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AKG K500 Reference Headphones

They're light, robust, comfortable and they sound very good indeed — but they're not cheap!

A good pair of headphones can make all the difference, both in recording and in evaluating your mix. Paul White lends an ear to a pair of AKG's newest, acoustically open headphones.

Have you ever wondered why people don't just mix all their music on headphones? After all, it would reduce the amount of environmental noise considerably and would completely eliminate the need for acoustically treated control rooms — it sounds like the ideal solution! Unfortunately, though, headphones behave rather differently to loudspeakers in several key areas, and, as most music is optimised for loudspeaker playback, relying solely on headphones can be very misleading (see box).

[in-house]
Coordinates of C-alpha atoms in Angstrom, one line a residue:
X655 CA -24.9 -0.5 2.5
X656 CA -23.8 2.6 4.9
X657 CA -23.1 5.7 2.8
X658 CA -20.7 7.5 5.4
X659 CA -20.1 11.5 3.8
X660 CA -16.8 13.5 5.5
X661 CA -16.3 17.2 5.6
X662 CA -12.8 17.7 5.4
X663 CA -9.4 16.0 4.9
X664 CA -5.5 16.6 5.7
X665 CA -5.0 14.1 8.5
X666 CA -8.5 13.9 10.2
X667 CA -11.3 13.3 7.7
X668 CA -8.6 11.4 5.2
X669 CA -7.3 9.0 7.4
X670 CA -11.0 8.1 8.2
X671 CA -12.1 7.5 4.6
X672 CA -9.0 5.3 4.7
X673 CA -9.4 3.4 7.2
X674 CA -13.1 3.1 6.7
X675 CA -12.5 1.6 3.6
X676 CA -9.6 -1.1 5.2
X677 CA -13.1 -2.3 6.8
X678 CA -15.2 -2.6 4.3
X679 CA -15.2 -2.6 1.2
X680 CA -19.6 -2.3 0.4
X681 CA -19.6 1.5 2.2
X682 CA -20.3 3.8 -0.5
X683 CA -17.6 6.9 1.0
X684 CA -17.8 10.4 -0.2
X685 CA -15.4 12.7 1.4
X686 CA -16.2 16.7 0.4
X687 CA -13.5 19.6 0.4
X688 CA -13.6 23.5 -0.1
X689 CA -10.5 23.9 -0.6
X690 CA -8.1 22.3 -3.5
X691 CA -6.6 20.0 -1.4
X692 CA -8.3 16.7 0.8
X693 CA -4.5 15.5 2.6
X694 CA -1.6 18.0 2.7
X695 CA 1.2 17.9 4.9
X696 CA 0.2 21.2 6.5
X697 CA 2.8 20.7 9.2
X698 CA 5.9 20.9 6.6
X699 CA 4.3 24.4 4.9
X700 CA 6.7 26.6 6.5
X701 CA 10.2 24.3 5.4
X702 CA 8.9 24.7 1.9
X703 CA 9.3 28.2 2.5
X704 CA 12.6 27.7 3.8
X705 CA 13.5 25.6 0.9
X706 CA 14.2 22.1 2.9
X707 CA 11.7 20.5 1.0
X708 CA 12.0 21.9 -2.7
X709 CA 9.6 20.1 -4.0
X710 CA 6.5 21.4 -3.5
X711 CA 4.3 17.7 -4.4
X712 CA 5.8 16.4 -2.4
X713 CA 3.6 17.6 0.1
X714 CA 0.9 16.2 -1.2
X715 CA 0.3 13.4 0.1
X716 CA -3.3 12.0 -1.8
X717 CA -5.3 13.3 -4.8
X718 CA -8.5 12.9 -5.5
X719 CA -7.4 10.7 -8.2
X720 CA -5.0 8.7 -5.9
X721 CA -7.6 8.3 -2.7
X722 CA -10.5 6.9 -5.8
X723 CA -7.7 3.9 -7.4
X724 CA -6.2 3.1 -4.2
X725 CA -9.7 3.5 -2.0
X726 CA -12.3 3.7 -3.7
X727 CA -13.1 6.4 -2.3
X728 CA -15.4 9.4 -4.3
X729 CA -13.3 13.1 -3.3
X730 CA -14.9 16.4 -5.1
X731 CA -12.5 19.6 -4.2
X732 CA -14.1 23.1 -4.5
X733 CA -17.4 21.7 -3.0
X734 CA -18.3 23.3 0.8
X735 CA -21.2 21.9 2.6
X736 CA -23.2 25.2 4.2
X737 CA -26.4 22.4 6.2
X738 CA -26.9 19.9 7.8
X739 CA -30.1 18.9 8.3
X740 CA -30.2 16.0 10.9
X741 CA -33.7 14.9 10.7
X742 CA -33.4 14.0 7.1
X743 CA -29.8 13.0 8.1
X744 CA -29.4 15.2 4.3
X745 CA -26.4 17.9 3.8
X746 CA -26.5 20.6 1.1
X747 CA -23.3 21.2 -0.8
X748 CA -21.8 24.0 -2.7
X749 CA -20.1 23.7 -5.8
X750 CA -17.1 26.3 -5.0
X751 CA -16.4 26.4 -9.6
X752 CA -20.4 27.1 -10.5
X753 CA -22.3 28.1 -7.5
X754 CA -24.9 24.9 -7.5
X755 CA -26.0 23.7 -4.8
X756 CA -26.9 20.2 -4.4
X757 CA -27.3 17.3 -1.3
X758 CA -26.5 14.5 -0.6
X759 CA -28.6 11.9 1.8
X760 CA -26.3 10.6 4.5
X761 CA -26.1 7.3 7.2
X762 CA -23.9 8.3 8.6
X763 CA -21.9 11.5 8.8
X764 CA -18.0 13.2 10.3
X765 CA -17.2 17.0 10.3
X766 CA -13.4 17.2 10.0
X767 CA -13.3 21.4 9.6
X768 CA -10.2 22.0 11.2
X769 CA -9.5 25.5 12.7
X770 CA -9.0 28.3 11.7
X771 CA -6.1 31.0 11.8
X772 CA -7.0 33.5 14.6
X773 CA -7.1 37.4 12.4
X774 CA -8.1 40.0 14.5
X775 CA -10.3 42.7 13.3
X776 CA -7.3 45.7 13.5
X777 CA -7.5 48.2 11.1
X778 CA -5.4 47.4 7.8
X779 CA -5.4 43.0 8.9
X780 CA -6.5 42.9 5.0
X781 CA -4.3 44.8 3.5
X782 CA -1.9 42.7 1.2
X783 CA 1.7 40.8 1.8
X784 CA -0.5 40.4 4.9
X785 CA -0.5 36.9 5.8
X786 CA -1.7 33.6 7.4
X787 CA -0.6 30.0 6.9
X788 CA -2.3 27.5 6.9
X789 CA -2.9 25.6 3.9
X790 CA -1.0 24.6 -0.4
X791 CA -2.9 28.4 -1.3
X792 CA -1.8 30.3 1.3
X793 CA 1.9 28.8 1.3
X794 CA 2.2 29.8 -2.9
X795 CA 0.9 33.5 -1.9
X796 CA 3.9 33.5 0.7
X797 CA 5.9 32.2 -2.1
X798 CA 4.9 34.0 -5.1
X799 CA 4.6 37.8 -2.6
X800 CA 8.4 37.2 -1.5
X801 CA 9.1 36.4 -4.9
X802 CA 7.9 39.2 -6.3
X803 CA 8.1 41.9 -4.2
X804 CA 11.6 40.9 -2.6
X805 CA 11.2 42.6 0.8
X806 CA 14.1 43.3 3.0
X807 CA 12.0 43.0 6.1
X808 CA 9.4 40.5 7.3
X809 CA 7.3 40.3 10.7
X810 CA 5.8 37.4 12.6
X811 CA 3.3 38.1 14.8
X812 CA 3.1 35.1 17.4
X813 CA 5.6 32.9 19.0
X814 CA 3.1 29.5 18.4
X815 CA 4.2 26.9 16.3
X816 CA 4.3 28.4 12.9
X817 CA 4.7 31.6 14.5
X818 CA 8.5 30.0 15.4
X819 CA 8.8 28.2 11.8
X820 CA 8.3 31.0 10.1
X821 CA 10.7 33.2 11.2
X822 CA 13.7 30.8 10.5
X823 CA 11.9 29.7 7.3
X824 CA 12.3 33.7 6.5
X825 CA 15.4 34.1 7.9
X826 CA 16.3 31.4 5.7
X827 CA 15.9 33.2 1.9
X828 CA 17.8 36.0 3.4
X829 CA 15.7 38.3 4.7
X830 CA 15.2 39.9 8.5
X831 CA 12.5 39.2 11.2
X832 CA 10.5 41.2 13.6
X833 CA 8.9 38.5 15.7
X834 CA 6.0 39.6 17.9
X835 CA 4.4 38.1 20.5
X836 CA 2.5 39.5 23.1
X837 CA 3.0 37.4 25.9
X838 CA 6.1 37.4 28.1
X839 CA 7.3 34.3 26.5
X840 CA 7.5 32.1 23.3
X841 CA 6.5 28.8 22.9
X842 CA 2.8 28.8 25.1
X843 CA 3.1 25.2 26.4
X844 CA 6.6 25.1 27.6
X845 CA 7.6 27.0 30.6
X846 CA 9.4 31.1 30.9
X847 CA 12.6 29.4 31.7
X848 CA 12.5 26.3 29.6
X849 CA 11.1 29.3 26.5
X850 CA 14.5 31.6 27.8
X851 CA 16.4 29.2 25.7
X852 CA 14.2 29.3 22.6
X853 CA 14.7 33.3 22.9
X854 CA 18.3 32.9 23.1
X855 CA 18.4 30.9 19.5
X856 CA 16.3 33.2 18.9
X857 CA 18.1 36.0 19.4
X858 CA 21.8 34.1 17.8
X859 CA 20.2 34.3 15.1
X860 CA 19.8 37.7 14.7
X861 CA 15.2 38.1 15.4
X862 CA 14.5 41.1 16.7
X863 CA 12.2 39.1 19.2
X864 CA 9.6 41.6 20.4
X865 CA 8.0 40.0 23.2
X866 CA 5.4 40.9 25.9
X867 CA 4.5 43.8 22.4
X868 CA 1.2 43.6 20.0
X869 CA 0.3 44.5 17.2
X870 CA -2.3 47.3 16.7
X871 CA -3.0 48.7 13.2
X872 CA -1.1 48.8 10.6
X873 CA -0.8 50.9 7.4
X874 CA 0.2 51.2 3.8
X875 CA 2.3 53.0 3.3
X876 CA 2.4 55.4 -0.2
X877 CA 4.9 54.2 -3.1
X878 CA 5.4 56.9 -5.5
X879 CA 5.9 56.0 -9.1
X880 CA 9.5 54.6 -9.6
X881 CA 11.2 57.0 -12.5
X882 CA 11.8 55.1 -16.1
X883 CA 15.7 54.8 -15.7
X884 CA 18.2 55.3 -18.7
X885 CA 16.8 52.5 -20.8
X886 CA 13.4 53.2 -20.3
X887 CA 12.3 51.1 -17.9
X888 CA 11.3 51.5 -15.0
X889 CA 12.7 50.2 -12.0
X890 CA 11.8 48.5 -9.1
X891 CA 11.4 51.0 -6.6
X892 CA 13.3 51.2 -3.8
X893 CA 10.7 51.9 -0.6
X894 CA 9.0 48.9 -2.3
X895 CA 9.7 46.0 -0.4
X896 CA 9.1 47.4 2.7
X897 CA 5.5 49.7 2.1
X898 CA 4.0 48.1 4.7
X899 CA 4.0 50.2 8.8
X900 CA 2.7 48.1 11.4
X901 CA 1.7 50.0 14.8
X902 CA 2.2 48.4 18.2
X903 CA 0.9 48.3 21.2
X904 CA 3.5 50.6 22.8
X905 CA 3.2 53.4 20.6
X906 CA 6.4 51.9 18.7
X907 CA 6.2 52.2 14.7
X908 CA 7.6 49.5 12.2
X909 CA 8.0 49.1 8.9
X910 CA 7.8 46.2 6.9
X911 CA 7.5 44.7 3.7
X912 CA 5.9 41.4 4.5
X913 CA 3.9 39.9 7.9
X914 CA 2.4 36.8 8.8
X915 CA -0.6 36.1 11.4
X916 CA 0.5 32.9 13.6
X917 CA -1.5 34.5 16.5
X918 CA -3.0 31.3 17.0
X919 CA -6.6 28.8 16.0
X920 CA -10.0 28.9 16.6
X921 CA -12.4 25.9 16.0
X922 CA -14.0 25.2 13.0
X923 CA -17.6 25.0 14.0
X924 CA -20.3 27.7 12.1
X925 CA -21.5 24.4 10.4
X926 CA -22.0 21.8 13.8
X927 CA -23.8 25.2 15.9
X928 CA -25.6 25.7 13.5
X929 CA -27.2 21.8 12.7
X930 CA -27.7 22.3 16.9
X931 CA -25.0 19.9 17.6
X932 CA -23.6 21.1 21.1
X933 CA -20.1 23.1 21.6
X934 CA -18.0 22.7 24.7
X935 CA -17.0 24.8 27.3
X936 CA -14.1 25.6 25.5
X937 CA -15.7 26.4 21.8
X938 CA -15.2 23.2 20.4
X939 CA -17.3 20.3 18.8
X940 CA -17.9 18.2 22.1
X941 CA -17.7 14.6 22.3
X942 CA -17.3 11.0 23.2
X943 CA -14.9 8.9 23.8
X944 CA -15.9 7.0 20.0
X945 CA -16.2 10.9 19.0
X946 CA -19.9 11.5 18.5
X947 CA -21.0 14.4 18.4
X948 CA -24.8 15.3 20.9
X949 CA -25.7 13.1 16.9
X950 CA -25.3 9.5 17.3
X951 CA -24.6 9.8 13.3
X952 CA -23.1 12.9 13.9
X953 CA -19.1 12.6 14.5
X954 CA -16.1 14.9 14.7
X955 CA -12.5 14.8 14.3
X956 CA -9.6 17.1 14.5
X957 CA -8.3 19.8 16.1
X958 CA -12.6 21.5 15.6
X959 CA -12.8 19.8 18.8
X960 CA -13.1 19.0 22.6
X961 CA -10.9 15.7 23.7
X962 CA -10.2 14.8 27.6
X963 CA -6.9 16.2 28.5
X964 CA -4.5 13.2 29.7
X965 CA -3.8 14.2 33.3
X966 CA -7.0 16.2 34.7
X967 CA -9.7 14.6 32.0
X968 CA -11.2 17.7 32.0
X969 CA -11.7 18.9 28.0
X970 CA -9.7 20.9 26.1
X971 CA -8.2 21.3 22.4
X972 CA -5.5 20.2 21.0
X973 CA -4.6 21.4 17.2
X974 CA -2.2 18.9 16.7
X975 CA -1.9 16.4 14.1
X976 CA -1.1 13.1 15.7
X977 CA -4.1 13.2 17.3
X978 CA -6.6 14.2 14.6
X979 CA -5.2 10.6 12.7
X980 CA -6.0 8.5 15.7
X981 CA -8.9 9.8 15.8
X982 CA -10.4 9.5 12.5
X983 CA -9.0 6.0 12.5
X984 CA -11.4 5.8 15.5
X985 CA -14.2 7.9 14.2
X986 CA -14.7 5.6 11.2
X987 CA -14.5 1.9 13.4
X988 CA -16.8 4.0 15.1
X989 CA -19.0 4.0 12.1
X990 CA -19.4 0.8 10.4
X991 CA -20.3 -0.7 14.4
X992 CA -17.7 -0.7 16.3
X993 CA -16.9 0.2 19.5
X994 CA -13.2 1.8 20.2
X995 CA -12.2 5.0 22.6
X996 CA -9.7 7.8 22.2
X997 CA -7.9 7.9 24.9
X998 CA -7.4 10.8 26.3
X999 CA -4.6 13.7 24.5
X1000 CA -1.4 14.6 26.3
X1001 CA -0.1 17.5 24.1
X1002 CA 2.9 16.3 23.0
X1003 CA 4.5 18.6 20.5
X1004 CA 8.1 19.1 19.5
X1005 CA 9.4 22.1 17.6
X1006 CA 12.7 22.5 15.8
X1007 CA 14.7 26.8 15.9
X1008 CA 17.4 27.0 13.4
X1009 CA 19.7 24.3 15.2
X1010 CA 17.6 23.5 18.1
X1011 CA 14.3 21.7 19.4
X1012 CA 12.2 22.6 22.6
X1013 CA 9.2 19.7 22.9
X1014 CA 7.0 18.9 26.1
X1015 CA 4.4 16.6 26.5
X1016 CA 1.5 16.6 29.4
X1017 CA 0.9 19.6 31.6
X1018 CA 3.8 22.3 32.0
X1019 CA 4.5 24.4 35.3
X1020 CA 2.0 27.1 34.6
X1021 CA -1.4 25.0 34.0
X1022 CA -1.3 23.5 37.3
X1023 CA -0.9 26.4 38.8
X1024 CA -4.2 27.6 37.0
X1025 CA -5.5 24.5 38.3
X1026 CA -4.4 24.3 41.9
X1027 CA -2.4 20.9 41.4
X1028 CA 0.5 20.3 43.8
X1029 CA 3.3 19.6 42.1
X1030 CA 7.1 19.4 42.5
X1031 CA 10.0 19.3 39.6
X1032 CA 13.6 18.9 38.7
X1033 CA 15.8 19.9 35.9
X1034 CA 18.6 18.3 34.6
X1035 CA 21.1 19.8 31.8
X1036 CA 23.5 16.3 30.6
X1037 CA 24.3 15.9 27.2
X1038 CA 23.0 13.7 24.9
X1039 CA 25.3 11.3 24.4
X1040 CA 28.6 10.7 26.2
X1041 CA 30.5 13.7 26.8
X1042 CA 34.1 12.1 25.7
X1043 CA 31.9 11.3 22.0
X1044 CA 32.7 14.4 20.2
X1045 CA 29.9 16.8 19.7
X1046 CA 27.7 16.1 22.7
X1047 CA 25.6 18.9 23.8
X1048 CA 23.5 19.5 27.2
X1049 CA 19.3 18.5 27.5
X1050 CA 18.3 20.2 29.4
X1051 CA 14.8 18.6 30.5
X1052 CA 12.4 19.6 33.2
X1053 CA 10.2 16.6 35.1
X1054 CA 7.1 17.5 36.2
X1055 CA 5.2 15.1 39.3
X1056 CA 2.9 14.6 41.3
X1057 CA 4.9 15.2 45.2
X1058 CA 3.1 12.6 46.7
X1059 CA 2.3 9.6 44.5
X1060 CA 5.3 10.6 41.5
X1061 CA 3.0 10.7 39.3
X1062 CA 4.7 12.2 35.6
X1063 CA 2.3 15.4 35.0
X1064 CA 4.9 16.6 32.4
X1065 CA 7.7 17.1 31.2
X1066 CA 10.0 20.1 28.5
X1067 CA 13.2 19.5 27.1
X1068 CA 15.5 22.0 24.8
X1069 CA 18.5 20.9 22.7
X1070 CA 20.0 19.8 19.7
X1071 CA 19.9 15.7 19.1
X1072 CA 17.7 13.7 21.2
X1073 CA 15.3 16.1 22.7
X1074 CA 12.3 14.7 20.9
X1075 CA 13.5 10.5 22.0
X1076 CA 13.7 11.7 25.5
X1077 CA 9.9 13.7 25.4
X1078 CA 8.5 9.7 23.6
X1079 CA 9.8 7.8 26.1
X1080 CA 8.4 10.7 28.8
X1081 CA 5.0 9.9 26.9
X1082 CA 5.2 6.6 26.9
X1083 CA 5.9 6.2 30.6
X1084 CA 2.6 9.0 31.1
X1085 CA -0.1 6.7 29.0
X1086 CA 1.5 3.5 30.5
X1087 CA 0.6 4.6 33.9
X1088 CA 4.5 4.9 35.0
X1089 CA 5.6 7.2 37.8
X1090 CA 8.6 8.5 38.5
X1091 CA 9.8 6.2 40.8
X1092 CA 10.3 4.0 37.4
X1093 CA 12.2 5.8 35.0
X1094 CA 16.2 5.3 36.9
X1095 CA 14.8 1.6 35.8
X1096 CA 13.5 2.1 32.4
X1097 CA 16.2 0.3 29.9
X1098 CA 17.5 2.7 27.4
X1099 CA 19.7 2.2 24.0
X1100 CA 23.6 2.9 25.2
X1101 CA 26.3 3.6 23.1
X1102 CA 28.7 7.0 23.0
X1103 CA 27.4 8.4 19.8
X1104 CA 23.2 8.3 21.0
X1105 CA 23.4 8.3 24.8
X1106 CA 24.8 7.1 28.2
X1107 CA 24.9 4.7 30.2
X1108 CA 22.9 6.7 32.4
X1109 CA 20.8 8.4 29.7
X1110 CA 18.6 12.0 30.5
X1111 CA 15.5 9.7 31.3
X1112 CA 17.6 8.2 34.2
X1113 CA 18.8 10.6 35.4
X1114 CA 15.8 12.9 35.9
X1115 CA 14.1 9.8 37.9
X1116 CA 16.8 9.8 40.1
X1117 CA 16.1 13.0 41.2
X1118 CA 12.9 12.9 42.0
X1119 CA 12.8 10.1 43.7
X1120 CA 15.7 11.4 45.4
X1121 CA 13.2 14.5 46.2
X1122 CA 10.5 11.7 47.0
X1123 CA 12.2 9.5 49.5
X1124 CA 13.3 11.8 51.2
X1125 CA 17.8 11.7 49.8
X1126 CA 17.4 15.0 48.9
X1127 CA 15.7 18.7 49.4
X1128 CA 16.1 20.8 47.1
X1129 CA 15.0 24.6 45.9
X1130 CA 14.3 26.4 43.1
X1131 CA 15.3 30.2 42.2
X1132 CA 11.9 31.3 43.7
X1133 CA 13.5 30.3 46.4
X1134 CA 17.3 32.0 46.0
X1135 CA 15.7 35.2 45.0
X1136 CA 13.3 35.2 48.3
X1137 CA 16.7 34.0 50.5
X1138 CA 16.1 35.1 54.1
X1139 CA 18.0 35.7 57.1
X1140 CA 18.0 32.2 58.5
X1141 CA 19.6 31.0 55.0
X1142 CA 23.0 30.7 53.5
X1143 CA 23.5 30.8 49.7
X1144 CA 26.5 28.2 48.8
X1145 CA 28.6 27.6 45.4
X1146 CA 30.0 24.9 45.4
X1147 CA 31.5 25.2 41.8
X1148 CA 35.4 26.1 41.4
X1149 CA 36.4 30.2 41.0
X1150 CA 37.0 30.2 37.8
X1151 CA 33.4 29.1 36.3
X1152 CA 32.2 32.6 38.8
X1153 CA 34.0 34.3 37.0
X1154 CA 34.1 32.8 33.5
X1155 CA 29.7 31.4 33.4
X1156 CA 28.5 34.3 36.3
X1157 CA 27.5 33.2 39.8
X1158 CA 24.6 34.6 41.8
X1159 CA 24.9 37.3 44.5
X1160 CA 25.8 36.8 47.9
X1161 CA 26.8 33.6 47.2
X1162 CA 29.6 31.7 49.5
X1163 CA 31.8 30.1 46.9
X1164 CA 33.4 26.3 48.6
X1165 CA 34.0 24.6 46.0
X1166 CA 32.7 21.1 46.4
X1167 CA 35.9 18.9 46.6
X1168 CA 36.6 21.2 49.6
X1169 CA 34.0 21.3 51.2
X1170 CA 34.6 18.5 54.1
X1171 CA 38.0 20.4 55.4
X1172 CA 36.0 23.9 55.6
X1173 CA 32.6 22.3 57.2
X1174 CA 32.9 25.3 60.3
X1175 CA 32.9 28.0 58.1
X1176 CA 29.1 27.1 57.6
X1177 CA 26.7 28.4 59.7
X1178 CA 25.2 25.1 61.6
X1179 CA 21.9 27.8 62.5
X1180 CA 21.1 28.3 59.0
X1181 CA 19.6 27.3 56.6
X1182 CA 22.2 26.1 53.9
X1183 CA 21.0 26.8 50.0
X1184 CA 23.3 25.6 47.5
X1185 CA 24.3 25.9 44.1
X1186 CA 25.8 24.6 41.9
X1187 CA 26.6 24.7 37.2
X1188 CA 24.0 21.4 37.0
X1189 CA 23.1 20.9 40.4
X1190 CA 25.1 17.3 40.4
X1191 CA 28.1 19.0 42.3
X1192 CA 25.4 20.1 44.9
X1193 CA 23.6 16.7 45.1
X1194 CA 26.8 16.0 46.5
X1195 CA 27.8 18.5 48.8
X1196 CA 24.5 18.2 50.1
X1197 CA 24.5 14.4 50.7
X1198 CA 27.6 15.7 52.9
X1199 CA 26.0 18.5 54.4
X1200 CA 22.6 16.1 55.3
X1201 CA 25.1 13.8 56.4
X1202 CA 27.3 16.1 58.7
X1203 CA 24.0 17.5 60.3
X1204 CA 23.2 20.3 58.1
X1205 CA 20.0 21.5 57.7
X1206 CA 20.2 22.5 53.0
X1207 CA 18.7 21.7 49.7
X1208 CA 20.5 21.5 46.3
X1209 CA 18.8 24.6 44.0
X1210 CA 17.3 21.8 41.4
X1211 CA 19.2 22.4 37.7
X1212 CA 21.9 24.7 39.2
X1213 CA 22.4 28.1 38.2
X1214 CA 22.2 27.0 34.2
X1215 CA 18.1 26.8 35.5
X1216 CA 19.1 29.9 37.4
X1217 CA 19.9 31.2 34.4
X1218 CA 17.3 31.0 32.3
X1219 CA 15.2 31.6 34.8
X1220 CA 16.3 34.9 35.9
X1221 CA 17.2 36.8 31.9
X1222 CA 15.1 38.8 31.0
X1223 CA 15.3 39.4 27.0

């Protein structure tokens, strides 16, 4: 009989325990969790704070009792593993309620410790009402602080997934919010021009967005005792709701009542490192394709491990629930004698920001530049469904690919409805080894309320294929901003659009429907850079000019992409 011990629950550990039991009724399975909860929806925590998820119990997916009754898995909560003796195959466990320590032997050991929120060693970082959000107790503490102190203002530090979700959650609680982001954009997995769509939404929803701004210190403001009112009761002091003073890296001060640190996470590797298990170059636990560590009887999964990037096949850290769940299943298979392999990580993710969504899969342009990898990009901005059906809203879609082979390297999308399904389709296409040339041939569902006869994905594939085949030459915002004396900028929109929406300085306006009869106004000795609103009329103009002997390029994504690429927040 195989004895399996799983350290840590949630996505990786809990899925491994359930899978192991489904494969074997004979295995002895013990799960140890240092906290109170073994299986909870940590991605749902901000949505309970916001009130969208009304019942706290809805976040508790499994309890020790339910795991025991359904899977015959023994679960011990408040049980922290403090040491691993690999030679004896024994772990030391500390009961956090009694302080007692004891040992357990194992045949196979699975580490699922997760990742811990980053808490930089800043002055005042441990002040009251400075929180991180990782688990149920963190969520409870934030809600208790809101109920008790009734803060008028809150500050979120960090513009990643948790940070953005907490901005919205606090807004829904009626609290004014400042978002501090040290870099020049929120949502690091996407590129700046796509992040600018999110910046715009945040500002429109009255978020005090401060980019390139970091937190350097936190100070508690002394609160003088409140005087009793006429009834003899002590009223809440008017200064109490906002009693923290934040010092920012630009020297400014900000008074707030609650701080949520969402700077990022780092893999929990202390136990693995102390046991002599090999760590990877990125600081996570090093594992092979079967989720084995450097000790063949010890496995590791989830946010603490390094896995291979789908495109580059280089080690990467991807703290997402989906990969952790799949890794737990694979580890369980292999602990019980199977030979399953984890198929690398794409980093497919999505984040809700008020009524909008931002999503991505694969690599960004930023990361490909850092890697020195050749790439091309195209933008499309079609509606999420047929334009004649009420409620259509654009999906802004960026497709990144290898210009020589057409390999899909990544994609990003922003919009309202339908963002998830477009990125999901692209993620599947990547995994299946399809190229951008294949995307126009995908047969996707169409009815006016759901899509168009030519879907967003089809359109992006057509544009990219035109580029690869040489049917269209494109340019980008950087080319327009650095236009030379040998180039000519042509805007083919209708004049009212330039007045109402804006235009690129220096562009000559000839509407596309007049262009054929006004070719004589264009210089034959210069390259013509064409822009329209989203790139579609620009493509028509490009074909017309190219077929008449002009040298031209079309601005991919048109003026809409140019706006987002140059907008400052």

AKG K500

AKG's K500 is an open headphone, and fits over the ear rather than resting on it. This type is known as a circumaural headphone, and the padded circular cushions are made from an open-weave fabric known as pique, which allows the skin beneath to breathe. These cushions are attached to a lightweight plastic disc which has an open plastic grille at the centre to allow the sound from the transducers to pass through unimpeded. A nice touch is that the cushions attach to the main body of the headphone via a simple bayonet fitting, which makes them easy to remove for washing or replacement. Care has been taken to minimise the number of reflective surfaces inside the phone, especially in front of the ear, which could upset the stereo imaging.